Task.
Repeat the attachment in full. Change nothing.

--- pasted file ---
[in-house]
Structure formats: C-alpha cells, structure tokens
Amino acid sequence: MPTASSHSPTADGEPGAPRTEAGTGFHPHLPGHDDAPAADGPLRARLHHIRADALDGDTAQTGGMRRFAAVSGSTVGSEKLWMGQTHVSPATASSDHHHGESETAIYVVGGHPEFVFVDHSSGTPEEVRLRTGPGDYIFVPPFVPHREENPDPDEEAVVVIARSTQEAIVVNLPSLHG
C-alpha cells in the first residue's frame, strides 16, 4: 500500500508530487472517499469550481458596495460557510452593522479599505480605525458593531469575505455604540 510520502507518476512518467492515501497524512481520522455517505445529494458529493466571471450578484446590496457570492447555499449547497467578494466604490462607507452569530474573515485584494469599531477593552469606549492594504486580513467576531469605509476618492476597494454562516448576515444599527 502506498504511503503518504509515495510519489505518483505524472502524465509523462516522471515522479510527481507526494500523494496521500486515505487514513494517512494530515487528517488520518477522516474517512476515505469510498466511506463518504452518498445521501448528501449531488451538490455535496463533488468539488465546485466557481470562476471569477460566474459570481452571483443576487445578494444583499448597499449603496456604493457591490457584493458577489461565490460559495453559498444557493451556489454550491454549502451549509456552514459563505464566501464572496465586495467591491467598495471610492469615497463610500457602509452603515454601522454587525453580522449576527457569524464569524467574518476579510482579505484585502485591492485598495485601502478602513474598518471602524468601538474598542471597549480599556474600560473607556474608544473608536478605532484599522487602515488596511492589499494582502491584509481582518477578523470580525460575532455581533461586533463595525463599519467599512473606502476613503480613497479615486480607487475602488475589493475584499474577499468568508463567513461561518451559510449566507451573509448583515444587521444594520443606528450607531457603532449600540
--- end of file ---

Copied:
[in-house]
Structure formats: C-alpha cells, structure tokens
Amino acid sequence: MPTASSHSPTADGEPGAPRTEAGTGFHPHLPGHDDAPAADGPLRARLHHIRADALDGDTAQTGGMRRFAAVSGSTVGSEKLWMGQTHVSPATASSDHHHGESETAIYVVGGHPEFVFVDHSSGTPEEVRLRTGPGDYIFVPPFVPHREENPDPDEEAVVVIARSTQEAIVVNLPSLHG
C-alpha cells in the first residue's frame, strides 16, 4: 500500500508530487472517499469550481458596495460557510452593522479599505480605525458593531469575505455604540 510520502507518476512518467492515501497524512481520522455517505445529494458529493466571471450578484446590496457570492447555499449547497467578494466604490462607507452569530474573515485584494469599531477593552469606549492594504486580513467576531469605509476618492476597494454562516448576515444599527 502506498504511503503518504509515495510519489505518483505524472502524465509523462516522471515522479510527481507526494500523494496521500486515505487514513494517512494530515487528517488520518477522516474517512476515505469510498466511506463518504452518498445521501448528501449531488451538490455535496463533488468539488465546485466557481470562476471569477460566474459570481452571483443576487445578494444583499448597499449603496456604493457591490457584493458577489461565490460559495453559498444557493451556489454550491454549502451549509456552514459563505464566501464572496465586495467591491467598495471610492469615497463610500457602509452603515454601522454587525453580522449576527457569524464569524467574518476579510482579505484585502485591492485598495485601502478602513474598518471602524468601538474598542471597549480599556474600560473607556474608544473608536478605532484599522487602515488596511492589499494582502491584509481582518477578523470580525460575532455581533461586533463595525463599519467599512473606502476613503480613497479615486480607487475602488475589493475584499474577499468568508463567513461561518451559510449566507451573509448583515444587521444594520443606528450607531457603532449600540